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Storm Watchers

The Turbulent History of Weather Prediction from Franklin's Kite to El Niño

Storm Watchers
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US$ 34.50
A lively, inspiring account of the pioneers who sought to accurately predict the weather

Benjamin Franklin . . . James P. Espy . . . Cleveland Abbe . . . Carl-Gustaf Rossby . . . Jule G. Charney . . . just a few of the remarkable individuals who struggled against formidable odds to understand the atmosphere and predict the weather. Where they saw patterns and processes, others saw randomness and tumult-and yet they strove to make their voices heard, often saving lives in the process.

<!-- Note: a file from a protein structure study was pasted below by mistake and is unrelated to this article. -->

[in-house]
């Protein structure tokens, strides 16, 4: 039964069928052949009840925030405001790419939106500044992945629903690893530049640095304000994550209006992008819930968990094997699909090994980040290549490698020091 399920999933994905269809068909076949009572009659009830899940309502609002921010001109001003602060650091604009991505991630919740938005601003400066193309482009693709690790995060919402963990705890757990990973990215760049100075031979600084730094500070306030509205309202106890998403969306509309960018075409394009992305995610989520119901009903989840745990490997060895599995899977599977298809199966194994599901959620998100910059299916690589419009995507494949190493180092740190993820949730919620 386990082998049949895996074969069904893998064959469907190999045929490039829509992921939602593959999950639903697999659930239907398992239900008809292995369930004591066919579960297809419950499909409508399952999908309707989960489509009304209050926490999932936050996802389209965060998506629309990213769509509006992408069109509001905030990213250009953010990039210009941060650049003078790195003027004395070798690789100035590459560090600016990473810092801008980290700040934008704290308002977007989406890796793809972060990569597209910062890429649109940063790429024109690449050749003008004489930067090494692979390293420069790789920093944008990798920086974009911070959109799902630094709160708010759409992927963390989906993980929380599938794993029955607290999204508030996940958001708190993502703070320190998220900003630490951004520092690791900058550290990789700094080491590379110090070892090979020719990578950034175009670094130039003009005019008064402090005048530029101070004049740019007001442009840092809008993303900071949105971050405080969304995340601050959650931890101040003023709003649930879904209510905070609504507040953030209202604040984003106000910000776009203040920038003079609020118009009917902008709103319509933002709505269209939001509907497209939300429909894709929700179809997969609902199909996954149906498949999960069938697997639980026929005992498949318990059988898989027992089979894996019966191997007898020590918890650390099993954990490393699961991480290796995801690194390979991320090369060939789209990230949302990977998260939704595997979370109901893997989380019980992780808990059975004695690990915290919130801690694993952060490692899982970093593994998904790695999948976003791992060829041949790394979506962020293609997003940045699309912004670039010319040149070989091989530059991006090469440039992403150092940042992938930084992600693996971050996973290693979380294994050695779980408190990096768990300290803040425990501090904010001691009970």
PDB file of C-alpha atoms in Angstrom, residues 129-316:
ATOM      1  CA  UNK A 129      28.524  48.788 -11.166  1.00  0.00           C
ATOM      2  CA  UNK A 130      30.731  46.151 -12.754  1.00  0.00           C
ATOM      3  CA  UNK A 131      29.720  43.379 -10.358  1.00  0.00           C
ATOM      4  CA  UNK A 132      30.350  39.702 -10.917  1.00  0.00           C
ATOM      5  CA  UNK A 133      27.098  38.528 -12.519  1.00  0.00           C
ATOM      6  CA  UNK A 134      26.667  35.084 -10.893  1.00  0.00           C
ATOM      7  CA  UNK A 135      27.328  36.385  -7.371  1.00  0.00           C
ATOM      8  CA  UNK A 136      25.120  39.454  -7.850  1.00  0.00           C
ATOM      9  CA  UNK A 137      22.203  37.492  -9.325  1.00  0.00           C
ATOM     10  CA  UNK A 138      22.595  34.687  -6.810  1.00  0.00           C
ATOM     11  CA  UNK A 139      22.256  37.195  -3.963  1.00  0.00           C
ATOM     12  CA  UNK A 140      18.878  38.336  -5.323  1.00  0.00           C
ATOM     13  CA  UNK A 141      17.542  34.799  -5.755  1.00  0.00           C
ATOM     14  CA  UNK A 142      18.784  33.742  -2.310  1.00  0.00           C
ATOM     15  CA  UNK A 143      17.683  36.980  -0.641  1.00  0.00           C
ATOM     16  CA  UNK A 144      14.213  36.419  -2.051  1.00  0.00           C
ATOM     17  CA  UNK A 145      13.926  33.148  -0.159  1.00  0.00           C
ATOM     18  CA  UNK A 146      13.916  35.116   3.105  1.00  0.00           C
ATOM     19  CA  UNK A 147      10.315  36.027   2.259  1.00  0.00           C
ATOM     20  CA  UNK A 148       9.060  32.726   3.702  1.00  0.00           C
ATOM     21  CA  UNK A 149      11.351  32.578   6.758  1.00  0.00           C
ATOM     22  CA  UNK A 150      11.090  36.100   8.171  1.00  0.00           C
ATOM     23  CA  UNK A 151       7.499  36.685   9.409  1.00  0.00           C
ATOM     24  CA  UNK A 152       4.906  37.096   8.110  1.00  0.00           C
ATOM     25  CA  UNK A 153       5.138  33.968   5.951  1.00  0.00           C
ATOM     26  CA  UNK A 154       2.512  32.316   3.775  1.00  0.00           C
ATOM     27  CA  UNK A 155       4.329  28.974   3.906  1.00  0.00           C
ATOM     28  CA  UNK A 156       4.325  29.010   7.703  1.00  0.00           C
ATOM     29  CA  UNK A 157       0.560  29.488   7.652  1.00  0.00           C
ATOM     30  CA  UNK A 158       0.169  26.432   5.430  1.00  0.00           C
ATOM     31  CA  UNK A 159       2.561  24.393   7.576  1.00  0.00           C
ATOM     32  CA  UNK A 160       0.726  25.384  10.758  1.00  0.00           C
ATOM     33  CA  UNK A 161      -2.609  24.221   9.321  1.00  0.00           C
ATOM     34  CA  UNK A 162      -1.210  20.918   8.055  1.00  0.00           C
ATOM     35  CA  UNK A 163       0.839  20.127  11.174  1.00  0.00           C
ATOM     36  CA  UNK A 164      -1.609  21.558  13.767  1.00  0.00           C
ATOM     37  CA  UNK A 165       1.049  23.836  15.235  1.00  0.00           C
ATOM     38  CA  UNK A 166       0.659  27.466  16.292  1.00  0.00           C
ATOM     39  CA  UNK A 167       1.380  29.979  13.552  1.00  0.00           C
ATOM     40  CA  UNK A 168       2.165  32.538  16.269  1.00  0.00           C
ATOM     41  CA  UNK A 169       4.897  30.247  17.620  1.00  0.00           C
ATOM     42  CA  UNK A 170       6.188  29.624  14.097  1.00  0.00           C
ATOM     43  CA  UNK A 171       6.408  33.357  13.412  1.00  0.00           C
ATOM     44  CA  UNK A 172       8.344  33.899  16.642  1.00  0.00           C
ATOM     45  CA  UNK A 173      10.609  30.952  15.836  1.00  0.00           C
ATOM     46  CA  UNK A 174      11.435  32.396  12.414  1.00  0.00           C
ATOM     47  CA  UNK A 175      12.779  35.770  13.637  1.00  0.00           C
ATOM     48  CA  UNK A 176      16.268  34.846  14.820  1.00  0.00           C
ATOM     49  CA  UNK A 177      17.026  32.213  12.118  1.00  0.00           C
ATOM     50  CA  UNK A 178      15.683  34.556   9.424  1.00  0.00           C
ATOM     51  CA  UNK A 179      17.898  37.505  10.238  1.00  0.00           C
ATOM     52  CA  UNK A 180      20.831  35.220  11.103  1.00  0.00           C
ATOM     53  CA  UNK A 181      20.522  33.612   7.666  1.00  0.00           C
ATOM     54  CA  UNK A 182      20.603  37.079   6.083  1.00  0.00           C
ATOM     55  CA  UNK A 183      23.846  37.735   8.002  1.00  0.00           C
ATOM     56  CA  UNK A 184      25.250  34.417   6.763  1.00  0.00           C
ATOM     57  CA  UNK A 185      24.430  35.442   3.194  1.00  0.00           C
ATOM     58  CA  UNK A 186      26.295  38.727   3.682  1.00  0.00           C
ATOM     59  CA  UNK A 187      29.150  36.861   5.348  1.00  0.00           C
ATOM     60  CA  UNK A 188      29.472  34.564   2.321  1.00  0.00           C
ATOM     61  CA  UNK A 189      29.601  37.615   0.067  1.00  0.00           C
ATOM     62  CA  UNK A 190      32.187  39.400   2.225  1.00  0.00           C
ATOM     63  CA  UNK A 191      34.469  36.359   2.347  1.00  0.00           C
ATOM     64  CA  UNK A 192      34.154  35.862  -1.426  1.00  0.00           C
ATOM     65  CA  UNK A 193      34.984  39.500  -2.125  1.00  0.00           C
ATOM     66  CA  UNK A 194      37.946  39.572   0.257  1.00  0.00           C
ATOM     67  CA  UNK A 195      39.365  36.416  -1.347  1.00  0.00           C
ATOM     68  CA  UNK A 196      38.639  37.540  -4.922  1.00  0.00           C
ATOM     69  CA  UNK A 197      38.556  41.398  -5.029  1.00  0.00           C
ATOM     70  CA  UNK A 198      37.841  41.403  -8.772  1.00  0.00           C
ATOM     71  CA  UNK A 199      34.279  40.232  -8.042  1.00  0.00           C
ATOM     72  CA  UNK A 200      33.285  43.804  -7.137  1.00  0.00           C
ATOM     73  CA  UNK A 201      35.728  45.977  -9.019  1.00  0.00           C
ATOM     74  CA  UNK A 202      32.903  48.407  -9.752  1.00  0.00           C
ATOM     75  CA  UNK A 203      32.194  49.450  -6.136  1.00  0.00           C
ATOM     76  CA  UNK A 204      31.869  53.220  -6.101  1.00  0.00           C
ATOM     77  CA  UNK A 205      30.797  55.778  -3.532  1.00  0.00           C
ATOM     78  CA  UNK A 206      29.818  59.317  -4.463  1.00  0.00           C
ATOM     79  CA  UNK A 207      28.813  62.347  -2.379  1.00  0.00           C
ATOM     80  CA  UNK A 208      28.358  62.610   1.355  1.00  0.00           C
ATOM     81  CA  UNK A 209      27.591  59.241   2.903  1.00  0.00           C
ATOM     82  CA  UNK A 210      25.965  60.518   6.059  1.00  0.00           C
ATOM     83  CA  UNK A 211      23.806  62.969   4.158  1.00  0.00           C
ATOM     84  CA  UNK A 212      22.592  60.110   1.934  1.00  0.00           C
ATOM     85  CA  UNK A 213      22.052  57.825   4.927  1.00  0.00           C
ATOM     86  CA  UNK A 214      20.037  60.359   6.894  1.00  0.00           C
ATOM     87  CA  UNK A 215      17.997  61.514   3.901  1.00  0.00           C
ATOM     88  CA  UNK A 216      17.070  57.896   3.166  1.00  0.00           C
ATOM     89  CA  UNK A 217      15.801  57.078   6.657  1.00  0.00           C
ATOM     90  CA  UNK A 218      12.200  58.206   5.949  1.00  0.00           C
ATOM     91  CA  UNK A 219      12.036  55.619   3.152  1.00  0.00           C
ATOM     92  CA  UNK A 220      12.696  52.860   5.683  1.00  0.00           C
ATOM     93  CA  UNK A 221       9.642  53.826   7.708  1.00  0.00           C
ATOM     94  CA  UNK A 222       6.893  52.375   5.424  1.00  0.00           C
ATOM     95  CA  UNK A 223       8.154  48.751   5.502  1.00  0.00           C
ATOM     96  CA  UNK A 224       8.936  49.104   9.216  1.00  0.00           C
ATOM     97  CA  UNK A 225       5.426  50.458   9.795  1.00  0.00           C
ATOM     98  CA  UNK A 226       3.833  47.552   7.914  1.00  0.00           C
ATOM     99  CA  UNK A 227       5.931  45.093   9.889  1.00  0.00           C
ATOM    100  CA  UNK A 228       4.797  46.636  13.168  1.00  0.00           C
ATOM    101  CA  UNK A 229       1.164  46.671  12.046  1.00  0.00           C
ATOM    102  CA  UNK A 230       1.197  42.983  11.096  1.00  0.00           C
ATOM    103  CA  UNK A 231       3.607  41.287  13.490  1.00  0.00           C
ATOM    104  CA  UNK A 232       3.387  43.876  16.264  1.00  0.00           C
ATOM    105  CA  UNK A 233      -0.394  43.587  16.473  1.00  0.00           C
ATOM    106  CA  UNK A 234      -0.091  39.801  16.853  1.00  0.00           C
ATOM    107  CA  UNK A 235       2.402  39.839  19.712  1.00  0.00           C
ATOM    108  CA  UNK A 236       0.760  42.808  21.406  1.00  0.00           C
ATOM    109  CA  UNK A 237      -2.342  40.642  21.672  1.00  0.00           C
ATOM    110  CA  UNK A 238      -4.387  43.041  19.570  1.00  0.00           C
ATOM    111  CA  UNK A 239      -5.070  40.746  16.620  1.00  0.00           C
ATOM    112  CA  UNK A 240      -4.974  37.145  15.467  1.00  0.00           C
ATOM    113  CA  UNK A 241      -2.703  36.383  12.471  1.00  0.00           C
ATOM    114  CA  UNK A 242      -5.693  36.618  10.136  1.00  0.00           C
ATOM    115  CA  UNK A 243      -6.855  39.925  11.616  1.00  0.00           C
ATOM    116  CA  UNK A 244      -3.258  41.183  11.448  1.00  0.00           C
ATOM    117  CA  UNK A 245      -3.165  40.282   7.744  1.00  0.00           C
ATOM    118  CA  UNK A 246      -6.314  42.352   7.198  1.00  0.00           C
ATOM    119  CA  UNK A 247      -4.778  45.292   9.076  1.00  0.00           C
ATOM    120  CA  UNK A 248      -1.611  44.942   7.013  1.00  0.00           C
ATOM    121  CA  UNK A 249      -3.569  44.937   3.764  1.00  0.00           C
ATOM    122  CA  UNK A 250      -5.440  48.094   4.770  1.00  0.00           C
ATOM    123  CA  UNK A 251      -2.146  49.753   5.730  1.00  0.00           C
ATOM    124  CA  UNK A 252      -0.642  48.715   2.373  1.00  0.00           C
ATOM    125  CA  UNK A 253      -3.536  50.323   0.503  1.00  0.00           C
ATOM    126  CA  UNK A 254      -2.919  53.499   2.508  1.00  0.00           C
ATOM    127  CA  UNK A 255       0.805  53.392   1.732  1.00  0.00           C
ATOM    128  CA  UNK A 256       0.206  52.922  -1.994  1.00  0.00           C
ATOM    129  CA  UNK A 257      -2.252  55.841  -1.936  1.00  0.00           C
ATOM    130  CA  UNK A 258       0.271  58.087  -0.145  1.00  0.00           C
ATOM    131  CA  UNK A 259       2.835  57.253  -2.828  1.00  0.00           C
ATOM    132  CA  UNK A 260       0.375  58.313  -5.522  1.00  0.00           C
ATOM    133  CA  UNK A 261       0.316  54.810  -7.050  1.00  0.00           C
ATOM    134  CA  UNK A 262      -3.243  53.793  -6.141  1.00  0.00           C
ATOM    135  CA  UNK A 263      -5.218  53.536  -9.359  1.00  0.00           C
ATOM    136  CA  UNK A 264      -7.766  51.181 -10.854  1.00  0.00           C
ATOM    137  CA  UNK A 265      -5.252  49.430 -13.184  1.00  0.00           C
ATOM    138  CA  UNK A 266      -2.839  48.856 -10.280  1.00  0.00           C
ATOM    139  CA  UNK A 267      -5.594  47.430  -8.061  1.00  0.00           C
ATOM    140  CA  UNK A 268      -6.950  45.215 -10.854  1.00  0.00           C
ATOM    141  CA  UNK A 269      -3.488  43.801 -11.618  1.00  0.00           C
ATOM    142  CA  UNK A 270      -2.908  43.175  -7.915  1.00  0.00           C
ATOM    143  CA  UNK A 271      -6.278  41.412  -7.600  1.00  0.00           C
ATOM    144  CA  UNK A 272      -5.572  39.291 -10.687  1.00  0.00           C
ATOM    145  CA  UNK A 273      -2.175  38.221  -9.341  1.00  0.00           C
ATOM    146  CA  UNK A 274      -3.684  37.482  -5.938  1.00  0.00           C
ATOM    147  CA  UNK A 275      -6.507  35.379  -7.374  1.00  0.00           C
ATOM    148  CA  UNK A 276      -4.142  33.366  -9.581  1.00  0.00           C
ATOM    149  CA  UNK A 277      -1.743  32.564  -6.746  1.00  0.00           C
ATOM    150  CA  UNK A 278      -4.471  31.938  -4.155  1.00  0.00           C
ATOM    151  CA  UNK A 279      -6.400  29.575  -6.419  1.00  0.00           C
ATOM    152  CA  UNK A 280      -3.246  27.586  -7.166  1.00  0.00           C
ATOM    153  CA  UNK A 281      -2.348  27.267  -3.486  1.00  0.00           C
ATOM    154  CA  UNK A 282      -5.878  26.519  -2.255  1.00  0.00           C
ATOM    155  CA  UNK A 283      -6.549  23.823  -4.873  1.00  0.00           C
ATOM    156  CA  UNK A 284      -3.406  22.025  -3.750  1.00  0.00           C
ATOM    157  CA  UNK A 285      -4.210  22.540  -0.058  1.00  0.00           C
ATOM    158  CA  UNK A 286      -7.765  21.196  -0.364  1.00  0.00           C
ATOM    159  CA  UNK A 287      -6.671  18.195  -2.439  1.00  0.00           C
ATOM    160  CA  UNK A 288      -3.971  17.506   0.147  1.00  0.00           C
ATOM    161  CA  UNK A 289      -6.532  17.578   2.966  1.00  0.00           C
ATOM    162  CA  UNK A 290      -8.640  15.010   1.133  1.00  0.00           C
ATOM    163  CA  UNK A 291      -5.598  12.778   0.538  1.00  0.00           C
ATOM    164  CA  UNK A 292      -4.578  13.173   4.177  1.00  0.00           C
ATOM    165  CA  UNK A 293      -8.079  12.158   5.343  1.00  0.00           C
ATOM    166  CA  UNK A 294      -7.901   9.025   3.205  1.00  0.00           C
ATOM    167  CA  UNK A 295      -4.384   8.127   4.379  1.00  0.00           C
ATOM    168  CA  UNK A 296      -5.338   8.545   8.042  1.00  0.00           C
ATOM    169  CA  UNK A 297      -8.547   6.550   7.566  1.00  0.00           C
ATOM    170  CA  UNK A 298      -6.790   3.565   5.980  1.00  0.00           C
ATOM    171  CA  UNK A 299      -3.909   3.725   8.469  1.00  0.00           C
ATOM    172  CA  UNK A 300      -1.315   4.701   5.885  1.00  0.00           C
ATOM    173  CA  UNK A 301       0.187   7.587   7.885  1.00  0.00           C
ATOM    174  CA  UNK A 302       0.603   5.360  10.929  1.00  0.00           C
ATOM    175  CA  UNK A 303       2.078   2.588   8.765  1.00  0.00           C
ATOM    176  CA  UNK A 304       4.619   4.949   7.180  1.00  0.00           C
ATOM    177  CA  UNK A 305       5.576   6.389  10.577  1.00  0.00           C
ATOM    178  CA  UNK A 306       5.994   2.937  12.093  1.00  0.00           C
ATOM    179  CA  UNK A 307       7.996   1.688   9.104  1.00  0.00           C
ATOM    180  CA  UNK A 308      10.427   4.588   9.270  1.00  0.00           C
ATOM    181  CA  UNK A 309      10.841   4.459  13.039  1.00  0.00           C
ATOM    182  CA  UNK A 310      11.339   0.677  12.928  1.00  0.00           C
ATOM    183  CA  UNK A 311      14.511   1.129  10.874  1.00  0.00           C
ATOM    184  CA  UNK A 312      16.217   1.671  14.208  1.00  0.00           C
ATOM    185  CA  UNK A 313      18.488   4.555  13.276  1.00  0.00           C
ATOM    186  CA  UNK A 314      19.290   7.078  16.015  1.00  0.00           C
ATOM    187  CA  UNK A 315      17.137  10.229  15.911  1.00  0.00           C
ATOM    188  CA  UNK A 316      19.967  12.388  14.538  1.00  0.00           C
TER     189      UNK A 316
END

Storm Watchers takes you on a fascinating journey through time that captures the evolution of weather forecasting. From the age when meteorology was considered one step removed from sorcery to the modern-day wizardry of supercomputers, John Cox introduces you to the pioneering scientists whose work fulfilled an ancient dream and made it possible to foretell the future. He tells the little-known stories of these weathermen, such as Ptolemy's weather predictions based on astrology, John Finley's breakthrough research in identifying tornadoes, and Tor Bergeron's new techniques of weather forecasting, which contributed to its final worldwide acceptance.

Filled with extraordinary tales of bravery and sacrifice, Storm Watchers will make you think twice the next time you turn on the local news to catch the weather report.
Wiley; November 2002
258 pages; ISBN 9780471444862
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